Re: Backups - was Re: LVM
On 15/06/10 11:36, Lisi wrote:
On Tuesday 15 June 2010 01:25:56 Andrew Sackville-West wrote:
There are many many ways to make take backups beyond having a disk big
enough to hold the data.
Would you feel inclined to elaborate? I'm trying to solve this problem for my
granddaughter's large HDD, and am not keen to have to buy a 300GB external
drive. Tar would still require a fairly large medium, would it not. :-(
I find it interesting that the discussion is about the size of the media
on which the data is stored rather than the size of the dataset(s) itself.
I am not by any means running a professional shop, but at home I do have
desktops and laptops to take care of, and I do have a major external
site that I look after and some smaller stuff that I am starting to do
I have been using approximately the same approach for several years, but
I have just started to formalize it by documenting what I do in a
private tiddly wiki (see http://www.tiddlywiki.org) that I can refer to
and keep up to date (previously it was jottings in a notebook that I
used to keep this sort of information in).
I realise that I have to compromise because of the limited storage
capacity I have in all locations (although my two 1TB disks I hope to
take delivery of in the next few days is going to ease some worries :-)
), so I define some of my storage as single disk and some as software
raid 1 (using mdadm).
I first define the set of key data stores that I wish to protect and for
each one indicate their size, whether they need to be operationally
protected by being on raid and how frequent/recent a backup of that I
need. For frequency I generally work on daily, weekly and monthly
(because of the ability to drop a backup script in /etc/cron.daily etc)
although I also have datasets that are accessed by Americans (I am in
the UK) so I also have /etc/cron.d entries that specify 9-10am times as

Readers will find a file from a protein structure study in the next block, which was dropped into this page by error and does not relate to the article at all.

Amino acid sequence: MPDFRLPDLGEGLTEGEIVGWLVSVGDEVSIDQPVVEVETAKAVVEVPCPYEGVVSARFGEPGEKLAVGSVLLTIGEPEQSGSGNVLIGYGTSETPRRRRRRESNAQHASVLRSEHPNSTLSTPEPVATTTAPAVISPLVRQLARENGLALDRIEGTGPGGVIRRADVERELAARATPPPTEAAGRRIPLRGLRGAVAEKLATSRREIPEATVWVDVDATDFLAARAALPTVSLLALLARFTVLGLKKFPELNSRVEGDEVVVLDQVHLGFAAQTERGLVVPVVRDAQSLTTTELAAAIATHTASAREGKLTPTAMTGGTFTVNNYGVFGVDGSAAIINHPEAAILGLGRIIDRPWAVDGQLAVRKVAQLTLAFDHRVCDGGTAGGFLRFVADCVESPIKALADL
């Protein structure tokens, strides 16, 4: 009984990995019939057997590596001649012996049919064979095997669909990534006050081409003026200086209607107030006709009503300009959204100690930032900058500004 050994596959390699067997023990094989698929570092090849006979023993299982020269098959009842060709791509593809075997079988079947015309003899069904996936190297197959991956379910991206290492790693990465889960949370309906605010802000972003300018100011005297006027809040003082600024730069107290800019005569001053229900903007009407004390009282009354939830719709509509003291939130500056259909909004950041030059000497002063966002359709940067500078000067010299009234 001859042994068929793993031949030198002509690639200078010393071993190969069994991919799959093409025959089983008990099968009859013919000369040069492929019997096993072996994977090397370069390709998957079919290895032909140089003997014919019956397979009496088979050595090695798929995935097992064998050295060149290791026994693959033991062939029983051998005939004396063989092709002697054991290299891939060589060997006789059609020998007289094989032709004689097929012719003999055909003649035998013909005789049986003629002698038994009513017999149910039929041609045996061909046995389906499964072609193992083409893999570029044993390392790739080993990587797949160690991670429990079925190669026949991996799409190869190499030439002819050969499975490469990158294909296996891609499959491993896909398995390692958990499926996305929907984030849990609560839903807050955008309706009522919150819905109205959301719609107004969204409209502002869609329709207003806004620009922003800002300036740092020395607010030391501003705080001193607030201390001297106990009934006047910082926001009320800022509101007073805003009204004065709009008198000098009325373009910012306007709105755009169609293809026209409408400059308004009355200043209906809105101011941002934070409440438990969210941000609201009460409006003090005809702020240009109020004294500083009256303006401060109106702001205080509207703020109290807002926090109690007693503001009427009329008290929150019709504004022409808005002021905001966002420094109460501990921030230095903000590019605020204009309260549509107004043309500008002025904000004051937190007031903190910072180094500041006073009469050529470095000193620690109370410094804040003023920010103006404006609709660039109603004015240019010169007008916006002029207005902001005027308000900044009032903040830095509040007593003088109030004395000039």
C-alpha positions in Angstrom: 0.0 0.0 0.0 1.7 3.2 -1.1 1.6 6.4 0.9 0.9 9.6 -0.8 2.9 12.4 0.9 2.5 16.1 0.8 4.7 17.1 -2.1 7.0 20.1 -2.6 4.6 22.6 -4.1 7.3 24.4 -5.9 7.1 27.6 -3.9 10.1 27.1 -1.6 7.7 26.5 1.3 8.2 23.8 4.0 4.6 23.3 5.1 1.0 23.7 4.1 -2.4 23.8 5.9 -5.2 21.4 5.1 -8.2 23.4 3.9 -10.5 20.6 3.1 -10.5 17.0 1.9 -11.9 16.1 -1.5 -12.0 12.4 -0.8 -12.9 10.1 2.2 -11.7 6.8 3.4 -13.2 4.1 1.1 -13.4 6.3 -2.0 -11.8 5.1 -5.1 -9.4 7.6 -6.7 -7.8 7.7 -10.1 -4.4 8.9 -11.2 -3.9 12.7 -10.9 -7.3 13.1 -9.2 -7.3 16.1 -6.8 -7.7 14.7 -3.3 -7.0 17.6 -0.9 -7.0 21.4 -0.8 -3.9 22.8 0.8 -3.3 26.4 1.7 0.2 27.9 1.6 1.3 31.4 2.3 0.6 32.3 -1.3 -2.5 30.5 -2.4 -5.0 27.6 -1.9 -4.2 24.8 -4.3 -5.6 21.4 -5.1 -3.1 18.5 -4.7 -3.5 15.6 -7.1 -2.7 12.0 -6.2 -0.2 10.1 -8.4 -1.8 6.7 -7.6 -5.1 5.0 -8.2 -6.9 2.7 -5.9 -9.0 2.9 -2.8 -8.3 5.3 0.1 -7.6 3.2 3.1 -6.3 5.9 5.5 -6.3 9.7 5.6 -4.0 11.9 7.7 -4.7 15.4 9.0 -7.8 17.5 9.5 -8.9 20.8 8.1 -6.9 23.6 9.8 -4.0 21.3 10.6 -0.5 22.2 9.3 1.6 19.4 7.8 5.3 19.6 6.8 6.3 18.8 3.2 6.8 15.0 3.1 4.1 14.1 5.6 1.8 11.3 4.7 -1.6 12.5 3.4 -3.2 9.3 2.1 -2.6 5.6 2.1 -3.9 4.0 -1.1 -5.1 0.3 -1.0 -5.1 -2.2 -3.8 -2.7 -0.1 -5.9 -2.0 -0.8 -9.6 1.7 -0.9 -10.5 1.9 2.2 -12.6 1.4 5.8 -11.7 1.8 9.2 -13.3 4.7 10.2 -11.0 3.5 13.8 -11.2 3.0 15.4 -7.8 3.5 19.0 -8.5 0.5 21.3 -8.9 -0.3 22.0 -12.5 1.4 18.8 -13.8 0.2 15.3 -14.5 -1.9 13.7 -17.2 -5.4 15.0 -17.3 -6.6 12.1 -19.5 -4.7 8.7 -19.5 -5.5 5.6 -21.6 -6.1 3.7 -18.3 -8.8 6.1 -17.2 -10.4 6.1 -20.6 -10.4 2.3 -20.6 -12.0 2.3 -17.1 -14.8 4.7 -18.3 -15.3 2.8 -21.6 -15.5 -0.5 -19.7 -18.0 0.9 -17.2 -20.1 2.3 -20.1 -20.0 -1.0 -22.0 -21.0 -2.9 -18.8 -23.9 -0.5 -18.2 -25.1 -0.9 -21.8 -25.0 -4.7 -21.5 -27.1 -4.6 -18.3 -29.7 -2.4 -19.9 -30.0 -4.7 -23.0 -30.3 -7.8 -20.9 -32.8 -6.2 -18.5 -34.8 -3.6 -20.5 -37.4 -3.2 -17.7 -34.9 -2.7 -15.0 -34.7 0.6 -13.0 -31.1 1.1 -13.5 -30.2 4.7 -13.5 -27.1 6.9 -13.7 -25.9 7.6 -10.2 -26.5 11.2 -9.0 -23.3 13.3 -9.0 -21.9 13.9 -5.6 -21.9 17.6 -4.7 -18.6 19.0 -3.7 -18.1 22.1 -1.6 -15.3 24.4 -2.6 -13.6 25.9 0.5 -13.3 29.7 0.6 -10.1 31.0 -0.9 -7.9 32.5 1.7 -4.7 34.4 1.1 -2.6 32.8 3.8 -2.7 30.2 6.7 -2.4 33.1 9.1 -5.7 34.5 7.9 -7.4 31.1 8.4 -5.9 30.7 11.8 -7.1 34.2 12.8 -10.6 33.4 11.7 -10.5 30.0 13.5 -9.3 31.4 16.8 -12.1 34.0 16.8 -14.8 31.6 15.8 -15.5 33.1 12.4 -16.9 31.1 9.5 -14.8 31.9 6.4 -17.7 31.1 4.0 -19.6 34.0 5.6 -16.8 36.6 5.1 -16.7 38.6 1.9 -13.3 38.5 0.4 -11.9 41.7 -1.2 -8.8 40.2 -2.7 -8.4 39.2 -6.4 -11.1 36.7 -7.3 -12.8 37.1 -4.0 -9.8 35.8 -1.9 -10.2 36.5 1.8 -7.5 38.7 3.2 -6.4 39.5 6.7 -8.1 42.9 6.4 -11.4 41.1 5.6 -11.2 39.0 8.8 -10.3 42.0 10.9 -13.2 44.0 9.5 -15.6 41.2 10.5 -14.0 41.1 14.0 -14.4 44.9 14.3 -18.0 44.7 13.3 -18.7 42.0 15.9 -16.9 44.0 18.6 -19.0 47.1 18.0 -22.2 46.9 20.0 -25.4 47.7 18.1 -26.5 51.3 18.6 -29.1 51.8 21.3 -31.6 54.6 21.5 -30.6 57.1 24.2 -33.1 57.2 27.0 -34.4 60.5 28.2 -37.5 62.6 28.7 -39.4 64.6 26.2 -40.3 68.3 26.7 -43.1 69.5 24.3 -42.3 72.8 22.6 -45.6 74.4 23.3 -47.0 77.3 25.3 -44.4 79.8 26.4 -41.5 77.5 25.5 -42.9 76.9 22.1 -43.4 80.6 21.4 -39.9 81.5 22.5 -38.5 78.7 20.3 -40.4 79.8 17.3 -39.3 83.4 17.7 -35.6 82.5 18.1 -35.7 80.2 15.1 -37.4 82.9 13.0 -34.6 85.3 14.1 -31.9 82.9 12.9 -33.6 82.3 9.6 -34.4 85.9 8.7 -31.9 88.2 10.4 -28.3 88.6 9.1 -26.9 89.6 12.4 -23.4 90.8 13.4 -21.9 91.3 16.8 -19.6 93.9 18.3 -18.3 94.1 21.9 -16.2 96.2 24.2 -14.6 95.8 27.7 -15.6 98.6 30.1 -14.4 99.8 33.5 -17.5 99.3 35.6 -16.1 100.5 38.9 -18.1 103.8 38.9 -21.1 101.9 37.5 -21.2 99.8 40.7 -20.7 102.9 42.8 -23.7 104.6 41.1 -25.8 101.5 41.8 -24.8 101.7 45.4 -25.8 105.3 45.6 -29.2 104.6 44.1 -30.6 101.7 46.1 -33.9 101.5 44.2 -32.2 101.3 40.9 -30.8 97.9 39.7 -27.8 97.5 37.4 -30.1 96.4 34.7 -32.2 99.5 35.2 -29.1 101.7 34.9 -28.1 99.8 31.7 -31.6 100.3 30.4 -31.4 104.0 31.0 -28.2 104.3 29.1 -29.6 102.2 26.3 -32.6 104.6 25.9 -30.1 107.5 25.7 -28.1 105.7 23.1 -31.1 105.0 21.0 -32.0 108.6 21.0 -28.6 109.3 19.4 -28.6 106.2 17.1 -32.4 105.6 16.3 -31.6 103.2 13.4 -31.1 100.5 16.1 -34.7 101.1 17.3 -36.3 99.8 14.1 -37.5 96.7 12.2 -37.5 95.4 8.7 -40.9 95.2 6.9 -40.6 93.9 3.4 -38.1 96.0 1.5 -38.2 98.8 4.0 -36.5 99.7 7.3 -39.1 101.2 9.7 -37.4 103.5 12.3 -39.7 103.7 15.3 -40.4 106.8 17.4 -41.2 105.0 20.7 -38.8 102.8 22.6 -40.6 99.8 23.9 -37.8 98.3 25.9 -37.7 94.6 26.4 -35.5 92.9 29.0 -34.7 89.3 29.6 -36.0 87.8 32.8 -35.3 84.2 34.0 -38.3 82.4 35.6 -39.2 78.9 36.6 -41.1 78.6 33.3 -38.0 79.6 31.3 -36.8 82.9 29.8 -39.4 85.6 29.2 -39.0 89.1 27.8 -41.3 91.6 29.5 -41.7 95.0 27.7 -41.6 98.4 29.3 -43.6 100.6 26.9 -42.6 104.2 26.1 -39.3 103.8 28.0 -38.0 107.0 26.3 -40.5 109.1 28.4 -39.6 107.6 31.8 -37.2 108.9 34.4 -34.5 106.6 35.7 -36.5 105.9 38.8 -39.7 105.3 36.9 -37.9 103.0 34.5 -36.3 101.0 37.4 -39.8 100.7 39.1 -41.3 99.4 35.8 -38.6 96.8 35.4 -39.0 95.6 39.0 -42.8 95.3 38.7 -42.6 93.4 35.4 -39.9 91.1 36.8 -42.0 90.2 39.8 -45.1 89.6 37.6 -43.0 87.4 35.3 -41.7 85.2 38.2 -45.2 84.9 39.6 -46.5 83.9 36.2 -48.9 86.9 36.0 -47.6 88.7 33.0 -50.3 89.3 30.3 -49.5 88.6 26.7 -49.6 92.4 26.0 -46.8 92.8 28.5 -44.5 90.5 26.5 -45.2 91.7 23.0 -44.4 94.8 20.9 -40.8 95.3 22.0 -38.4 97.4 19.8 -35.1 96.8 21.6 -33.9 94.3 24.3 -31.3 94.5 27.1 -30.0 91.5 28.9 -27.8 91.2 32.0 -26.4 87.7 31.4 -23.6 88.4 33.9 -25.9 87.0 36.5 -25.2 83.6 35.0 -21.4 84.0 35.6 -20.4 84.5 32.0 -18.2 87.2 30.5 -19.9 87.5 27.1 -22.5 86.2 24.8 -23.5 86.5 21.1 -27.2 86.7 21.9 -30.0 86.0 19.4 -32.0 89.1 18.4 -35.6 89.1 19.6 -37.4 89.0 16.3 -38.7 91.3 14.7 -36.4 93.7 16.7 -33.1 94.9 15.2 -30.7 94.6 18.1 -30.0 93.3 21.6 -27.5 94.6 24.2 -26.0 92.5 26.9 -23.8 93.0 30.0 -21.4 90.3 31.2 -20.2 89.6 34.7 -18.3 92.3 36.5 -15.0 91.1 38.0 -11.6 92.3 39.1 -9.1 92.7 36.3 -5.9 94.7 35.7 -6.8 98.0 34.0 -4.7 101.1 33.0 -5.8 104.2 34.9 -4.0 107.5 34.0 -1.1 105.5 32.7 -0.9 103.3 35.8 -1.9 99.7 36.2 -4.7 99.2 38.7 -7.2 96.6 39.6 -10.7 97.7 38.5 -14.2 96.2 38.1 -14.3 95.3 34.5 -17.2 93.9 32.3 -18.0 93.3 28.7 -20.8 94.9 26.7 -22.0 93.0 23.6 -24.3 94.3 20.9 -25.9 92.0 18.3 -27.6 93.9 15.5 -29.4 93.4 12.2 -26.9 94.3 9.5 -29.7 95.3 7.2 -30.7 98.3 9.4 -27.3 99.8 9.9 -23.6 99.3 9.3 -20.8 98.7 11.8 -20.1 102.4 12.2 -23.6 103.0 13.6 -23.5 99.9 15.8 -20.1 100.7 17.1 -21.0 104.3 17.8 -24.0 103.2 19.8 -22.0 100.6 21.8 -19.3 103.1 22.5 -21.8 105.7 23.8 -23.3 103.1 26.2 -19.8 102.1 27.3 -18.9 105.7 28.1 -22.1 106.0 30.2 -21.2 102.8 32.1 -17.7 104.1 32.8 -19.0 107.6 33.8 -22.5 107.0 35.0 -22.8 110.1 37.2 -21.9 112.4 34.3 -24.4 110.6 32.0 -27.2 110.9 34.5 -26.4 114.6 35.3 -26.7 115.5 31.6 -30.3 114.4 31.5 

opposed to the middle of the night for the /etc/cron.daily and similar.
I use that to develop a backup plan - where I can copy the datasets
locally on the same machine, (mainly I tend to do that with database
dumps in the first instance), across between two machines, or offsite
from machines across the internet.
For convenience I tend to use rsync -a sometimes with the --delete
option sometimes not. Internally between machines I like to have rsyncd
running, defining the local datasets with a module in rsyncd.conf - and
specifically my wifes Windows XP desktop, and my Windows 7 laptop have
rsync running as a service so I can back these machines up from linux.
Once I know what my requirements are for dataset storages including the
operational copy and the backups, I then define what I need in terms of
raid, non-raid, and an approximation of the volumes. I tend to use LVM
on raid or on a single disk. I try and avoid using LVM to span volumes,
although in the past it has been necessary and it DID bite me.
(I was using PVMOVE to move data off a disk I wanted to release. PVMOVE
seems to be VERY sensitive to other things happening as well, and I
stupidly got bored with waiting for it to finish and started another
task on the same volume group. It screwed up and lost the data from
that - I can't remember if it was just the LV that I was trying to move
off the PV or whether it was the entire volume group)
One key store is my longer term archive. I wrote about that in my 2005
(this store is both on raid, and backed up on another machine - sadly I
can't afford to back it up off site as well).
The real magic command is "cp -alf" which essentially merges a shorter
term store with a longer term one, making new entries where the shorter
store has a file that isn't in the longer term store, and overwriting it
where the shorter term store has a file with the same name as the longer
- From: "Gerald C.Catling" <firstname.lastname@example.org>
- Re: LVM
- From: Andrew Sackville-West <email@example.com>
- Backups - was Re: LVM
- From: Lisi <firstname.lastname@example.org>